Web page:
Media coverage of establishment and non-establishment candidates in Argentina's 2003 presidential election
In the aftermath of Argentina’s December 2001 financial meltdown, the political class was widely blamed for the crisis that transformed this once predominantly middle-class country into a poor one. However, when new presidential elections were held in April 2003, establishment candidates generally placed higher relative to non-establishment candidates. To account for this puzzling election outcome, I examine the role that Argentine centrist print media may have played through their coverage of establishment and non-establishment candidates. The research design involves content analysis of front-page news articles from large, centrist newspapers, Clarín and La Nación, over an eleven-month period. To analyze the data, I rely on count data and multi-linear graphs as well as correlation coefficients and tests of significance. Testing two hypotheses, namely media attention and framing, I find that establishment candidates received more media attention, and perhaps more name recognition, than did non-establishment candidates. I also find that centrist print media framed candidate strengths and weaknesses in particular ways. Establishment candidates were portrayed as having competency and electability as their strengths and integrity as their weakness. In contrast, their non-establishment rivals were presented as having integrity as their strength and competency and electability as their weaknesses. This study shows that both the extensiveness and the slant in coverage may have advantaged establishment candidates over non-establishment candidates in terms of their ultimate standing in the polls. A discussion of pre-election and post-election survey results validate these findings by showing that media depictions of candidate competency and integrity were reasons named for candidate support. The value-added of this study is that it examines a macro level outcome in an original and systematic way by focusing on candidate information that voters may have relied on when making a voting decision. This, in turn, helps to shed light on the failure of democratic accountability in the aftermath of Argentina’s worst financial crisis. It also highlights how subtle yet significant media-supplied candidate information may have had in a crisis-driven election.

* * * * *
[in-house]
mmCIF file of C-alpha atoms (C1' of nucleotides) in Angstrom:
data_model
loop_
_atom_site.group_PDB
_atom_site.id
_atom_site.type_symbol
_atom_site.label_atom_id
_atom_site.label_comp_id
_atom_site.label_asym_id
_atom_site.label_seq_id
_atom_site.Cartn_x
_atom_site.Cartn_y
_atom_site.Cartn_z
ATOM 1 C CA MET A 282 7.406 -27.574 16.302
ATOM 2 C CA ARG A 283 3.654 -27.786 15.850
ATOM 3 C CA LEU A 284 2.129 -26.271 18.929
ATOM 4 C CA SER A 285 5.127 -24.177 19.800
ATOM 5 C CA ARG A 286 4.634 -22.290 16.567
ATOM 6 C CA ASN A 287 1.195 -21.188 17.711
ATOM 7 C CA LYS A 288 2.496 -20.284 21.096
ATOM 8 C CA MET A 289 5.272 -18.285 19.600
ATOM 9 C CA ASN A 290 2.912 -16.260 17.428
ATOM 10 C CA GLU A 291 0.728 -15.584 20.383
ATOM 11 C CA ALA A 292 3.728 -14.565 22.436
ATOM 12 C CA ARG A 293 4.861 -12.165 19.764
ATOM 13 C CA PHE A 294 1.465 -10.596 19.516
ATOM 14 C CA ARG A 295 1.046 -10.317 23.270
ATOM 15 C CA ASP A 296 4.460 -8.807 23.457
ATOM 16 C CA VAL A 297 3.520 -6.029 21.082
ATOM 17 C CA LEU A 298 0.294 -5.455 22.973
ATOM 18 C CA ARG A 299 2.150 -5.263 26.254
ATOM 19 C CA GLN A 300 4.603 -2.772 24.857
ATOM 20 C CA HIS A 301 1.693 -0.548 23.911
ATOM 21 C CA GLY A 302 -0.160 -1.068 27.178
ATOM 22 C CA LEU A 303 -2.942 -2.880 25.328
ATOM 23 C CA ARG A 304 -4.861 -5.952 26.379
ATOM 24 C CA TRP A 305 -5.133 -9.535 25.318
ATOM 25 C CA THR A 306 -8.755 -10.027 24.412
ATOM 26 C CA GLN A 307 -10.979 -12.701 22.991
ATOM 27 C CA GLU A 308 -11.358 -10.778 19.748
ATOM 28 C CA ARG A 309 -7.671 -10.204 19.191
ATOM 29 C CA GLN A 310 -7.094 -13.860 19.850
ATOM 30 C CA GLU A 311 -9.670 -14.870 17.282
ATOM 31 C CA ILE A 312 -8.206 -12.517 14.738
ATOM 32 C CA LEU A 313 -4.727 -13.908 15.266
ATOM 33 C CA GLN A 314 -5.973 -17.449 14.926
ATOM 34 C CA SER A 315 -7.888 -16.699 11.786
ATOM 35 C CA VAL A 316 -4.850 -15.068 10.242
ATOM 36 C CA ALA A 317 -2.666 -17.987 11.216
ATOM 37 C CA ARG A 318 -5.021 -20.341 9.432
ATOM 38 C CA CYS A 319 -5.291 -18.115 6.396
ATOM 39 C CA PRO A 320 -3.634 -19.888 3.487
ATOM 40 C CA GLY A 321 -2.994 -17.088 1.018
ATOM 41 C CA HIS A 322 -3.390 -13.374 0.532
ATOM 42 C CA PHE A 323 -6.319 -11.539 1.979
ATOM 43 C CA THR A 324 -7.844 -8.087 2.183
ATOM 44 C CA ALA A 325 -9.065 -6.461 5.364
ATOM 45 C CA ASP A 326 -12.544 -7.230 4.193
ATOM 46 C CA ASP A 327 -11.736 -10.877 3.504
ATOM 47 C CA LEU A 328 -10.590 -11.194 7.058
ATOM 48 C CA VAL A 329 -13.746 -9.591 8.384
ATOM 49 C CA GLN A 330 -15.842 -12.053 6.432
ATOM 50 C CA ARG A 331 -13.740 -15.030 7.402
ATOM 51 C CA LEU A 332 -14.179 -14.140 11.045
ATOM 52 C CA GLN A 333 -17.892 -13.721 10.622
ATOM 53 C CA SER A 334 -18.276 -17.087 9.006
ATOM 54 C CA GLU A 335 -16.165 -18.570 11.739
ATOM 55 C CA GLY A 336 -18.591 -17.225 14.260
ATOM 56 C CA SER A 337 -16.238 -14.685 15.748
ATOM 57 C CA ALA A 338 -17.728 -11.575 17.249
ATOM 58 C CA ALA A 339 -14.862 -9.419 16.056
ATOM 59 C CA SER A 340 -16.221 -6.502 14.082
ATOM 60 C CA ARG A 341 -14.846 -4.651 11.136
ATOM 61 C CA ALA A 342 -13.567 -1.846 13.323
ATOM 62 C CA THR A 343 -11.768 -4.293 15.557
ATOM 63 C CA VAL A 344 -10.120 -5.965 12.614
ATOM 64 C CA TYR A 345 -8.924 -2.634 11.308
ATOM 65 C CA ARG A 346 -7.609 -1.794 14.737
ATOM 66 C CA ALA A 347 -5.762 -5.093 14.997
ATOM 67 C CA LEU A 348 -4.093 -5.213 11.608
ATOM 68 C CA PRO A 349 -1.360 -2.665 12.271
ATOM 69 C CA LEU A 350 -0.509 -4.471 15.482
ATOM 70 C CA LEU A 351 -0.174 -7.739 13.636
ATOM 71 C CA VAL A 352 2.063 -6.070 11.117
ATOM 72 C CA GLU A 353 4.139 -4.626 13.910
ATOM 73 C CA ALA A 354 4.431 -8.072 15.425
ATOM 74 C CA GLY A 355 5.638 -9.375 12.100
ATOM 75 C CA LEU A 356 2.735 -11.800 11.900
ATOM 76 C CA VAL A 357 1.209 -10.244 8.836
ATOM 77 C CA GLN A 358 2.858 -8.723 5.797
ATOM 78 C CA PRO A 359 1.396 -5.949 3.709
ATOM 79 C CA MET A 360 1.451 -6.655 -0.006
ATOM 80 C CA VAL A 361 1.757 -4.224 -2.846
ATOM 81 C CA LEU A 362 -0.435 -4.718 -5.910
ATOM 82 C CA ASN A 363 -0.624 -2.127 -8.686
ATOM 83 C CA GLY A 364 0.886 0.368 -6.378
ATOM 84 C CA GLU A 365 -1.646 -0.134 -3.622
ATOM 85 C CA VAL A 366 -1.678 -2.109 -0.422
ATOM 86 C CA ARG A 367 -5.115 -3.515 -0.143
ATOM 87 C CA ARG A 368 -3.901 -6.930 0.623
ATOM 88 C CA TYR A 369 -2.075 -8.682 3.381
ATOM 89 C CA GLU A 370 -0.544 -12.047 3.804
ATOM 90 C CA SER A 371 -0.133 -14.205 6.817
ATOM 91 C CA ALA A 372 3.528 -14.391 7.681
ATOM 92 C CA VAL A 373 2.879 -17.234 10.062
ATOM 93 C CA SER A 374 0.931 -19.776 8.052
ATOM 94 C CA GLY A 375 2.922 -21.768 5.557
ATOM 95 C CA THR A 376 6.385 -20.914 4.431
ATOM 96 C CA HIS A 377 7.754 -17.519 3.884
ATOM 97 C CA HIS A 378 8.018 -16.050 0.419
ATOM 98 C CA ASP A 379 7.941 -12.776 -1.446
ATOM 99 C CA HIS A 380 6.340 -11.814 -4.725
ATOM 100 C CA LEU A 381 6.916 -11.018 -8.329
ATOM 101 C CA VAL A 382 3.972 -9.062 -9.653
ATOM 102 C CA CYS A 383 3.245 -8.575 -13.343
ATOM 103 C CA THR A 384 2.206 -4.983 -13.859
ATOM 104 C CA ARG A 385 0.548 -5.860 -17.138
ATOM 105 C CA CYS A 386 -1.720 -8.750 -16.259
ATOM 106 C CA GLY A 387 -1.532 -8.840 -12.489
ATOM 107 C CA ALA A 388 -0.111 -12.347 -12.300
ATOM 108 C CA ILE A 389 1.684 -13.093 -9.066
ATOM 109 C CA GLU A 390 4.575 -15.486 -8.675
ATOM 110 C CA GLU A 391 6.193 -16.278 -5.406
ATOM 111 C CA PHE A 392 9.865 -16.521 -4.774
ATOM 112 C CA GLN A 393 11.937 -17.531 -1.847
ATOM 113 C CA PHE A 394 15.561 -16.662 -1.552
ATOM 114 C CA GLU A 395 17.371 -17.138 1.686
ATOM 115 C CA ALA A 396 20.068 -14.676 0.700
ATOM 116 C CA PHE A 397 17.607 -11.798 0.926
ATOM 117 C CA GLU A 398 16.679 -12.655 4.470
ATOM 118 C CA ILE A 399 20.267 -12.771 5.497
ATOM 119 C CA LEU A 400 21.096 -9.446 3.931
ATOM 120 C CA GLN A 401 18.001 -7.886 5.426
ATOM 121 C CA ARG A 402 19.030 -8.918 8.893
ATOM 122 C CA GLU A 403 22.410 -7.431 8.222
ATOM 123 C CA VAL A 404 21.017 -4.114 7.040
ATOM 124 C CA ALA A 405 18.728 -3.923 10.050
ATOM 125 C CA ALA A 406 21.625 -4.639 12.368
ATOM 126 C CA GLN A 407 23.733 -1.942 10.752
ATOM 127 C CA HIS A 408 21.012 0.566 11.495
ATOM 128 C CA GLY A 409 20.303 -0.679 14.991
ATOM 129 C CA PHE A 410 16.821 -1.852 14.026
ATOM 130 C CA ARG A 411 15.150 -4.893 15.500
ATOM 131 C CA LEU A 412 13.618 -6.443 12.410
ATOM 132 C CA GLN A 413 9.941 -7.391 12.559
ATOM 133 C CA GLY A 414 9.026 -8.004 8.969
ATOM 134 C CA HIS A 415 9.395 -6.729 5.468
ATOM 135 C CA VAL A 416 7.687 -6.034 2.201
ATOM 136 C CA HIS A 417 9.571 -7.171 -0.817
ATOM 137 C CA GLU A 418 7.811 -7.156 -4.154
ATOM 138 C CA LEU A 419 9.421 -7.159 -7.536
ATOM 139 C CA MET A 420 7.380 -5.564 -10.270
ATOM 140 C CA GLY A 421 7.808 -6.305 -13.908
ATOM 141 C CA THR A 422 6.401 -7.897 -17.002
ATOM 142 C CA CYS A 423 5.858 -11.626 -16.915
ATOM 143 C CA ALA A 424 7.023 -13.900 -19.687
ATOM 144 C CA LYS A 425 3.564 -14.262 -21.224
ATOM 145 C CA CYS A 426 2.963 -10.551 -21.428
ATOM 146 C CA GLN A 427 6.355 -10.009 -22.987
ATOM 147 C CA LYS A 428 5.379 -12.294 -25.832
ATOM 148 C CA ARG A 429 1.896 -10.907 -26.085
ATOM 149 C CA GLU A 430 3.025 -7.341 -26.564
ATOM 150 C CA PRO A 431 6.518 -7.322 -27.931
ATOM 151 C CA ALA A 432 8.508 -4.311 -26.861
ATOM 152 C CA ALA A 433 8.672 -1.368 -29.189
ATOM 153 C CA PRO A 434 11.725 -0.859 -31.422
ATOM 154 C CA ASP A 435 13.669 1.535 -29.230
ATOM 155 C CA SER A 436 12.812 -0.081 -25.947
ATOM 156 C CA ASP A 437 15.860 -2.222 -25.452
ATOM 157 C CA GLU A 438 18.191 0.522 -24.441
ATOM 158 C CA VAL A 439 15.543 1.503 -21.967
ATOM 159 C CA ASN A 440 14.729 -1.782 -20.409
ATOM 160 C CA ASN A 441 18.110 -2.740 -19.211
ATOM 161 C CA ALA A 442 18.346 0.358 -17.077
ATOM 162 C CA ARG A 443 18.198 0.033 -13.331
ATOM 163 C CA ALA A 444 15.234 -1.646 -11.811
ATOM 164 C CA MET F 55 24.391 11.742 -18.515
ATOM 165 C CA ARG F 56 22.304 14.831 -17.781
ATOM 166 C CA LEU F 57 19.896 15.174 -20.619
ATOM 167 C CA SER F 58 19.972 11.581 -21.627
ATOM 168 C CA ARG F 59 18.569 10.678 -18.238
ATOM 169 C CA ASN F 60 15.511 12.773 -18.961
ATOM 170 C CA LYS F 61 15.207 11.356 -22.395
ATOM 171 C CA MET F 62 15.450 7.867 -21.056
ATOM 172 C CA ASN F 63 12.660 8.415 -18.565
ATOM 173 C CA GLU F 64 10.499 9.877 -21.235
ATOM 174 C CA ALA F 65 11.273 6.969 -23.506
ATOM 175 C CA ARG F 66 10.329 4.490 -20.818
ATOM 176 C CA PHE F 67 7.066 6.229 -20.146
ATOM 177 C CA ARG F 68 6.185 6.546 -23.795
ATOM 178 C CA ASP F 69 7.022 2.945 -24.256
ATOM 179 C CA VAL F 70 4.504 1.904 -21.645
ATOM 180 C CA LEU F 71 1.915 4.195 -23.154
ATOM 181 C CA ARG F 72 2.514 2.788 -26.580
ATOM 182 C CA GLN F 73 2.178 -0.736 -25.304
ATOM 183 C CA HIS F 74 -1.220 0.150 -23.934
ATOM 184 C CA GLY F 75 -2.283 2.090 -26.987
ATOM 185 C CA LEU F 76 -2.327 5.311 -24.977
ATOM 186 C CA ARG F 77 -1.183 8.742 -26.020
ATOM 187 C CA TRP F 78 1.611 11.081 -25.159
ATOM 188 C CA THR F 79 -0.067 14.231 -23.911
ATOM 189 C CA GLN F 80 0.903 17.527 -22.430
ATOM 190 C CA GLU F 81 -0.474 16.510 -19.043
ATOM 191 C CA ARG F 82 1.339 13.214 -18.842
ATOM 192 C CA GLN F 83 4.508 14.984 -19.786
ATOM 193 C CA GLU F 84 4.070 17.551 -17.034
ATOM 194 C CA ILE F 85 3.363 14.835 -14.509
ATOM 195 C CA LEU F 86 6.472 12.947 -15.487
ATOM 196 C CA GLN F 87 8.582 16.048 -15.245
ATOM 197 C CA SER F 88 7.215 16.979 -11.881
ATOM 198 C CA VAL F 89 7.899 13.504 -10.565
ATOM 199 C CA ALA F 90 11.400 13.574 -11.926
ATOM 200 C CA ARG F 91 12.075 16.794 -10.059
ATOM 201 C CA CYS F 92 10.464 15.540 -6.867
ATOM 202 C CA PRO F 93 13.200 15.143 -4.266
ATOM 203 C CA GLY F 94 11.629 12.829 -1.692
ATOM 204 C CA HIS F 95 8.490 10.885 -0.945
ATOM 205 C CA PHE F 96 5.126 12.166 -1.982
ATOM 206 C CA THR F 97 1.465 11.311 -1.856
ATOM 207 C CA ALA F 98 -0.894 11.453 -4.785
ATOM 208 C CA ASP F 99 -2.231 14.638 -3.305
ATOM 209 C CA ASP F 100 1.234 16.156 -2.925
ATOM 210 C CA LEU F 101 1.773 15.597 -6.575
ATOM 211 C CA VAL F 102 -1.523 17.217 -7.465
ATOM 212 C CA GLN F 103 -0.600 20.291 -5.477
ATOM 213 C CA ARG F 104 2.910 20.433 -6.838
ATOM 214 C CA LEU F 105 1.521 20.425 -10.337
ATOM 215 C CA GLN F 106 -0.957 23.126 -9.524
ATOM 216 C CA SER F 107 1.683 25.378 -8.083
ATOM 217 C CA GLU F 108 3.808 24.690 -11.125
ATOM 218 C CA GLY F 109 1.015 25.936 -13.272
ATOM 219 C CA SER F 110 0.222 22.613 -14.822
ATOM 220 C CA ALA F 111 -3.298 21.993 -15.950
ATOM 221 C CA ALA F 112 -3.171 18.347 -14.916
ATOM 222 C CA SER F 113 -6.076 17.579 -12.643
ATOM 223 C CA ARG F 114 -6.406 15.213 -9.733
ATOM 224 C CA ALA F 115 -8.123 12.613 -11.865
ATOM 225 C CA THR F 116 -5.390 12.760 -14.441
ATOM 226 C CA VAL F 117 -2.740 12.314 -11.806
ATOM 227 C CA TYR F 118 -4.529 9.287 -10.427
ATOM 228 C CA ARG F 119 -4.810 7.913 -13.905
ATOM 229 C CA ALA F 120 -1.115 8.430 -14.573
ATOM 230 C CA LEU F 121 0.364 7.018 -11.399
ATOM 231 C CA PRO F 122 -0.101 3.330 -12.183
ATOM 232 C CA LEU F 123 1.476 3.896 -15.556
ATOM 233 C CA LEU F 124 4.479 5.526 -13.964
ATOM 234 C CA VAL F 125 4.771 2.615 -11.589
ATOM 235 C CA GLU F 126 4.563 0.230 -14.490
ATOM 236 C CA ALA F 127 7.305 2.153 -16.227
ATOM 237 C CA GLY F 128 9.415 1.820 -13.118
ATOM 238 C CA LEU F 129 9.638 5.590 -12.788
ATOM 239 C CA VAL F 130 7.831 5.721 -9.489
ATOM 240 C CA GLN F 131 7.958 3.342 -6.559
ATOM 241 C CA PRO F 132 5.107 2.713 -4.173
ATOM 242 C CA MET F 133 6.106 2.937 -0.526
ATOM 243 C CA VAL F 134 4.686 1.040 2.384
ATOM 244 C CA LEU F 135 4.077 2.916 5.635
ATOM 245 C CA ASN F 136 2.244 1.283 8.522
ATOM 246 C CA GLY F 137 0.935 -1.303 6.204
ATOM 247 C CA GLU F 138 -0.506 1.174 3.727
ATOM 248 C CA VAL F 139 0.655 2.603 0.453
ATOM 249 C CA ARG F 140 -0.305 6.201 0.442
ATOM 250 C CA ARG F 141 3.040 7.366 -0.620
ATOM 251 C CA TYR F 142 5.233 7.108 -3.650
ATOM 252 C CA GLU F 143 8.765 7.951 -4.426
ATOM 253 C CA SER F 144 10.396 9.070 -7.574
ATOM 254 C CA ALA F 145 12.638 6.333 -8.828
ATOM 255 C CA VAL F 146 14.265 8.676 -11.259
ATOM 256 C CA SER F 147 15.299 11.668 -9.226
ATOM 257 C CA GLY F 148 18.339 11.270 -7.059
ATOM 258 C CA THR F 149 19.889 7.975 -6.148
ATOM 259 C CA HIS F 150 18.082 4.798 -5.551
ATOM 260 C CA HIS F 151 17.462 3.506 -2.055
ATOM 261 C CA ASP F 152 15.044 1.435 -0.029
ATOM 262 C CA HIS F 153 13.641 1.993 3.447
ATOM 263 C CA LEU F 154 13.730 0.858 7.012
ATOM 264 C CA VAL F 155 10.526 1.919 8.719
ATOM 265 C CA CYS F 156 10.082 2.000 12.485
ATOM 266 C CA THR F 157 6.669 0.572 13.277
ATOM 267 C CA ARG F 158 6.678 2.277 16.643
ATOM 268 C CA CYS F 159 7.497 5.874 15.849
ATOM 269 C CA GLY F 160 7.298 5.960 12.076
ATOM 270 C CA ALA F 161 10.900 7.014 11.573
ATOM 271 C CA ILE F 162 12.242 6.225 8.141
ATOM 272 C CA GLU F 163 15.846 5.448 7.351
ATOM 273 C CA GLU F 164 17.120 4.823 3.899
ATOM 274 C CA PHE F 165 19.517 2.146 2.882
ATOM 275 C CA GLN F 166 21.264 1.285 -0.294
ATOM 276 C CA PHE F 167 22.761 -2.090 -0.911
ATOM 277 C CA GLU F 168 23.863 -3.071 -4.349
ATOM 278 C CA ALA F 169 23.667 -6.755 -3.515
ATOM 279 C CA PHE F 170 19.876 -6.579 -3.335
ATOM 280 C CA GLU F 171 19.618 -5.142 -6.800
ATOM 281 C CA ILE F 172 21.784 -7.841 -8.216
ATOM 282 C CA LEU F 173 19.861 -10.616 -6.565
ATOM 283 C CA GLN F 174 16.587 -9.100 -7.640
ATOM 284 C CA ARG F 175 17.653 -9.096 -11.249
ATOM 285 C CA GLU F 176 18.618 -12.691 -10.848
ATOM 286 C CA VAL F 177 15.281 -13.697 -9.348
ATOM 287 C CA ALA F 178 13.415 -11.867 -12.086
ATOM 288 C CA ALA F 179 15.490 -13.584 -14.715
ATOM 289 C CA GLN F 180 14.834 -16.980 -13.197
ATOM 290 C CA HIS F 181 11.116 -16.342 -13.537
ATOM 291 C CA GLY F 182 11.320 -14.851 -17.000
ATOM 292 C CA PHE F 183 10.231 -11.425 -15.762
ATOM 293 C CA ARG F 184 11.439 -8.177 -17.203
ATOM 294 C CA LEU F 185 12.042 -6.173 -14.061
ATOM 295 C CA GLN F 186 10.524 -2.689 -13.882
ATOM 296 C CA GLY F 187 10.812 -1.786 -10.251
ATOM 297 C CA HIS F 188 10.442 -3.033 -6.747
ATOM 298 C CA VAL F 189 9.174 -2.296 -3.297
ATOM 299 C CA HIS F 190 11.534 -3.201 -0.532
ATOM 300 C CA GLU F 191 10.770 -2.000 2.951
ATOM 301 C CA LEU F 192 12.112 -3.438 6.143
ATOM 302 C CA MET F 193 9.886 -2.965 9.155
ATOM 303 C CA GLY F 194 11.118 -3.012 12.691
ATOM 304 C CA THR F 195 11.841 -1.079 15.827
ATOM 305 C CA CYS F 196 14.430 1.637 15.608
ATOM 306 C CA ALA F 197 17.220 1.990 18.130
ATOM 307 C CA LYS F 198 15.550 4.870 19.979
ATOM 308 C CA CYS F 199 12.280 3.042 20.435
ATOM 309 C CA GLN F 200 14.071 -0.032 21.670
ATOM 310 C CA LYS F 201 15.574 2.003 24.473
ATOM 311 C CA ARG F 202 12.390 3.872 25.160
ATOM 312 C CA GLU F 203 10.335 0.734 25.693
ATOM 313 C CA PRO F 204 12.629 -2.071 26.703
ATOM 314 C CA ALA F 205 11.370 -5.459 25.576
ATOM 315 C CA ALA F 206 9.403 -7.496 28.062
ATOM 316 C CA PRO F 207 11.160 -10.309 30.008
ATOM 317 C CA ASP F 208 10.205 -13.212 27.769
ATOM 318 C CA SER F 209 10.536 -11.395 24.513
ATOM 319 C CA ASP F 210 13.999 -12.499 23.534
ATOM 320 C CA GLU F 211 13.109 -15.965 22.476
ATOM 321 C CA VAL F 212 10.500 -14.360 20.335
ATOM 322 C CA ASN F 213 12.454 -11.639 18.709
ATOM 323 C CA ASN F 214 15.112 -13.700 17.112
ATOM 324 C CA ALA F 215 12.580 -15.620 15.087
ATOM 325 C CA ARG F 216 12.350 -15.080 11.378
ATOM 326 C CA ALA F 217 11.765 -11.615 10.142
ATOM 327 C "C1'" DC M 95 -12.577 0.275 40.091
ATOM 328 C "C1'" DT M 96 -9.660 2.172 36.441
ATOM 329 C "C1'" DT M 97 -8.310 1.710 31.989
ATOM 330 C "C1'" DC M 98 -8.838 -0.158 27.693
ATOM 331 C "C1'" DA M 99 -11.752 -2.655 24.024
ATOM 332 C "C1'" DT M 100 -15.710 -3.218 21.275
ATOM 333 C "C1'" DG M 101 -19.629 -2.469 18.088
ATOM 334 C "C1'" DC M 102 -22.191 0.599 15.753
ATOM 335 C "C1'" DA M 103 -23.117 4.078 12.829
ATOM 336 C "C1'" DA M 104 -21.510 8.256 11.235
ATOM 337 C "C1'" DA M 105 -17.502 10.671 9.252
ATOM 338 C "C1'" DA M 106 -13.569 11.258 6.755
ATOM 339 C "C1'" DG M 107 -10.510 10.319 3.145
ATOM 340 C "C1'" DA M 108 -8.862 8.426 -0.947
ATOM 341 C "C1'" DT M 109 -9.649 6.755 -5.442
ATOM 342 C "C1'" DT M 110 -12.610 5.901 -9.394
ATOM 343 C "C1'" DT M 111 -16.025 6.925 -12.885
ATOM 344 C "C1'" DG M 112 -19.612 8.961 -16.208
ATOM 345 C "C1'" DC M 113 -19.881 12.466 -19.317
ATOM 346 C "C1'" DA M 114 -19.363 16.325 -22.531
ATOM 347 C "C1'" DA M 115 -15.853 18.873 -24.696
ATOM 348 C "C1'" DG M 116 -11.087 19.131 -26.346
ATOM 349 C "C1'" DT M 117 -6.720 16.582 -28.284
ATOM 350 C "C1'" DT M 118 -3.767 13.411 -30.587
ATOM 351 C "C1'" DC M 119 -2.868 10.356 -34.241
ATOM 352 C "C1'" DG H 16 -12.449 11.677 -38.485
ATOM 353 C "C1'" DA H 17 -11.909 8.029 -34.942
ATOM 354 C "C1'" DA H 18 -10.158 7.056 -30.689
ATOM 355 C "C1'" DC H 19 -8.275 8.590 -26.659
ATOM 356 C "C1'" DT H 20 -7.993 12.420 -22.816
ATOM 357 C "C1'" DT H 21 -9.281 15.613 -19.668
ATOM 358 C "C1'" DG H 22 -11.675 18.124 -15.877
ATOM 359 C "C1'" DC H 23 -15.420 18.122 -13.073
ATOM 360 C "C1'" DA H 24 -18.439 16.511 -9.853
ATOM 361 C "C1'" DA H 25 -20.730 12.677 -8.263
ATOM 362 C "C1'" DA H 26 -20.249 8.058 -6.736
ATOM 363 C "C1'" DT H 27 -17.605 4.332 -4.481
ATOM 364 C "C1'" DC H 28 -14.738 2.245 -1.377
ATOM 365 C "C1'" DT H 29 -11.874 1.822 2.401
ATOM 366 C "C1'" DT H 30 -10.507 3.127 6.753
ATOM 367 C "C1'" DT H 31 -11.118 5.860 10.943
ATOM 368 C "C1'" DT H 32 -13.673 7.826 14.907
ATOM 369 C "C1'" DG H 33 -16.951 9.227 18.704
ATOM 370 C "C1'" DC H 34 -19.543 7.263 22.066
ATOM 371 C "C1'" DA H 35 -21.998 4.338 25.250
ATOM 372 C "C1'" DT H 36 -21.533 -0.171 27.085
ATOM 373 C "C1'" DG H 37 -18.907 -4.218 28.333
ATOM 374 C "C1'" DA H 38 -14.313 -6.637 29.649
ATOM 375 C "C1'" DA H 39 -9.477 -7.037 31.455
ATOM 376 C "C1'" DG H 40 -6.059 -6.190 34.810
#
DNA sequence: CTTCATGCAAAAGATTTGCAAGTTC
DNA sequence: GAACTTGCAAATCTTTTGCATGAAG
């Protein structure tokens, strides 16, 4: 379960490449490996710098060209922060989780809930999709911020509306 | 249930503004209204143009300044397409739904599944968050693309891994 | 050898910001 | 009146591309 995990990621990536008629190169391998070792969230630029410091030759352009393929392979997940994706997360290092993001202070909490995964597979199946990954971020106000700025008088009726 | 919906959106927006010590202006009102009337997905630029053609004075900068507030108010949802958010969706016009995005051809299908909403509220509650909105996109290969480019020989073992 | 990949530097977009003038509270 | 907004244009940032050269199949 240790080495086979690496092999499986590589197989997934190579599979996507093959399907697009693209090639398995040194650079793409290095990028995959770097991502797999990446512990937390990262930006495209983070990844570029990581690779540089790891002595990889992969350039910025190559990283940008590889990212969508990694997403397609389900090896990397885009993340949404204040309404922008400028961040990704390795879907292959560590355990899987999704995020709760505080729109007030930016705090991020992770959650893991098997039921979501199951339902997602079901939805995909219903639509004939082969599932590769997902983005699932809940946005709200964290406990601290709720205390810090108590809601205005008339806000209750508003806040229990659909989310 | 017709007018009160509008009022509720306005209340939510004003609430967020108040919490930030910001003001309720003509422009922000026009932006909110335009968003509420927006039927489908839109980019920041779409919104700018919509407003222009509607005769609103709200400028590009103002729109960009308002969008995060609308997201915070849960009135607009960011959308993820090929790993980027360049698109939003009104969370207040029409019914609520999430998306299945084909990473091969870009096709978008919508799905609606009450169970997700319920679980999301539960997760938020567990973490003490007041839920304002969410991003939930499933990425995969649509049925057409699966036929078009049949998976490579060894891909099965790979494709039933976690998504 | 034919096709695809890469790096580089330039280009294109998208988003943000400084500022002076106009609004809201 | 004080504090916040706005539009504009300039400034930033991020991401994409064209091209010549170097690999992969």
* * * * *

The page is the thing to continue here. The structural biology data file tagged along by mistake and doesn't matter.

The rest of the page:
School:The Ohio State University
School Location:USA - Ohio
Source Type:Master's Thesis
Keywords:media and politics argentine framing attention comparative latin american election voting campaigning
Date of Publication:01/01/2006